The five pigeons plummeted to the ground almost tumbling and twisting through the air swapping positions to confuse the peregrine as it dropped down behind them at full throttle.

As the pigeons got closer to the ground they pulled up over the small tree above my head. I could hear the wind rushing through the pigeons’ wings. The peregrine pulled out of his stoop like a well-honed fighter. This time he missed.

I wanted to see what else the city centre offered and headed off to Museum Gardens, a great green space in the heart of the city, and I found a volery of long tailed tits working their way along the trees. They were joined by a few great tits and blue tits too.

Next, I spied some lovely old yew trees where I found black birds, song and mistle thrushes and redwings feeding on the berries. Then I spotted something a bit more special: a pair of gold crests collecting insects. Their quiet contact call gave them away.

As dusk started to fall I headed to Parliament Street where I’ve seen pied wagtails gather in their hundreds. They like to roost communally and are drawn to the city because it’s warmer, but disperse during the day to feed.

I walked the street, which was bustling with shoppers, hearing the odd call. By 4pm I was getting disappointed and I turned to leave, then a flock of more than 20 flew onto the roof of Marks & Spencer. Before long, two other large flocks joined them. Soon there were more than 200 pied wagtails. But I noticed that they were nervous and suddenly a sparrow hawk appeared from nowhere and chased them. There was chaos in the sky as wagtails swerved in all directions, some daring to chase the hawk away, forcing it to retreat.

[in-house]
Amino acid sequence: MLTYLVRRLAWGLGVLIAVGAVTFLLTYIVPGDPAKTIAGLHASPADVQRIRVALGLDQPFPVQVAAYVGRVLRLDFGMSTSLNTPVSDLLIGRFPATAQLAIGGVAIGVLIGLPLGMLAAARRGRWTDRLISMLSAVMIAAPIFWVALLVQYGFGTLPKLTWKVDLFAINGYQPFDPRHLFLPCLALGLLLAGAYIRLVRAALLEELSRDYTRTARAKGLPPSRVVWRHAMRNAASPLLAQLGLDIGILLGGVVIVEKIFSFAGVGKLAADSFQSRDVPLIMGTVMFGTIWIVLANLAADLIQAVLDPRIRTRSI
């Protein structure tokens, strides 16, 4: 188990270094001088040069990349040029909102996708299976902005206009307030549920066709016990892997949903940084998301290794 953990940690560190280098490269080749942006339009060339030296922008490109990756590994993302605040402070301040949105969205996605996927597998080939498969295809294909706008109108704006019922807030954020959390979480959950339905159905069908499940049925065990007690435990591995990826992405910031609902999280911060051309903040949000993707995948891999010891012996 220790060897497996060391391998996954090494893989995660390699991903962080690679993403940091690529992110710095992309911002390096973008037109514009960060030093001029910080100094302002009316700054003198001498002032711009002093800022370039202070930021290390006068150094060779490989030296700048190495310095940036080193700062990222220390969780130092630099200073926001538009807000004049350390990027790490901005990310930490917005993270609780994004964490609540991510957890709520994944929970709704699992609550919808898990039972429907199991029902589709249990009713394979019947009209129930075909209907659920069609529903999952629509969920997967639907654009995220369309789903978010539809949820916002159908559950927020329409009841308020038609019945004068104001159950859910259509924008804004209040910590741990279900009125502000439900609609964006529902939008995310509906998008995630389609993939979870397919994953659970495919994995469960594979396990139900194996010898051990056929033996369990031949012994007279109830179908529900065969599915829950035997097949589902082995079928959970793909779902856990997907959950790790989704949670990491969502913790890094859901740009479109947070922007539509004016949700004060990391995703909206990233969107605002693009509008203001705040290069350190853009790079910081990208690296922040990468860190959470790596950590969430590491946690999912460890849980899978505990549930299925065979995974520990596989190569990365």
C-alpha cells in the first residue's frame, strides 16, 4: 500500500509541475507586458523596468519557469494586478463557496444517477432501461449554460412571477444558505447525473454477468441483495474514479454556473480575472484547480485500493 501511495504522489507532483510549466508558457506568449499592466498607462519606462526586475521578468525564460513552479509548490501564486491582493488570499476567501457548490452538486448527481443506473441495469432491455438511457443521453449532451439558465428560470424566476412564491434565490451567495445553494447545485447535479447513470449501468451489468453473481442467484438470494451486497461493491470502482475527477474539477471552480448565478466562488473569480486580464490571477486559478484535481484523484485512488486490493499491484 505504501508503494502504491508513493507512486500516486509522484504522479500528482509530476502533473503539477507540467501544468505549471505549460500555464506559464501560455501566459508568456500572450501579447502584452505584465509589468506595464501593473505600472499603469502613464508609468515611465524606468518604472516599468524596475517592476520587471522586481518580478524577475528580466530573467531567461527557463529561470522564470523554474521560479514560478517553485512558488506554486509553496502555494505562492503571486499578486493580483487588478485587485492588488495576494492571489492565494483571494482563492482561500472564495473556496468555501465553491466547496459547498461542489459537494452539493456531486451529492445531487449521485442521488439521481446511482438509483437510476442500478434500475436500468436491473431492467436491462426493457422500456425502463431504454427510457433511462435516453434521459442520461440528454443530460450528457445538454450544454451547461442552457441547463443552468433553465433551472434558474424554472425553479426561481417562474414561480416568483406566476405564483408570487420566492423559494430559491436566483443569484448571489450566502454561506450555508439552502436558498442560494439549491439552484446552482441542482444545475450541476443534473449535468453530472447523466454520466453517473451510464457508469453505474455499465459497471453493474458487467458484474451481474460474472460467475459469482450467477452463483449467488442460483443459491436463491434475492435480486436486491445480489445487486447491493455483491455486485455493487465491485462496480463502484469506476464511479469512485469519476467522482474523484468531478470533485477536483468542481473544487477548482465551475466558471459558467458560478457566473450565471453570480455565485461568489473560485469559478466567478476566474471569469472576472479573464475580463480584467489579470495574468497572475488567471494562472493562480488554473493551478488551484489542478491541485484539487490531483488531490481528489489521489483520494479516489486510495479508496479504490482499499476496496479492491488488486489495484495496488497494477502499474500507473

But it returned, flying flat out across the facia of a building. As it flipped up over the rooftop, clouds of pied wagtails took to the air. The hawk missed again, but on the third fly-by it plucked a wagtail out of the air with sharp talons.

The noise of all the birds was incredible yet not one of the hundreds of people in the street below even looked up! I was surrounded by folk and felt like shouting out, ‘Wow did you see that!’

Yorkshire hotspots revealed

As another year of incredible wildlife watching draws to a close for wildlife artist Robert Fuller, he is hosting a talk at his gallery at Fotherdale Farm, Thixendale in the Yorkshire Wolds tonight.

Robert’s talk is all about ‘Where to watch wildlife in Yorkshire’ and starts at 7.30pm. To book tickets, visit the artist’s website at www.robertefuller.com

Meanwhile, his exhibition ‘My Yorkshire: An Artist’s Perspective’, which pays homage to the wealth of wildlife that lives alongside us across the region, continues daily at the gallery until Sunday, November 30, featuring several of Robert’s latest paintings.

For more information about the exhibition, call the gallery on 01759 368355.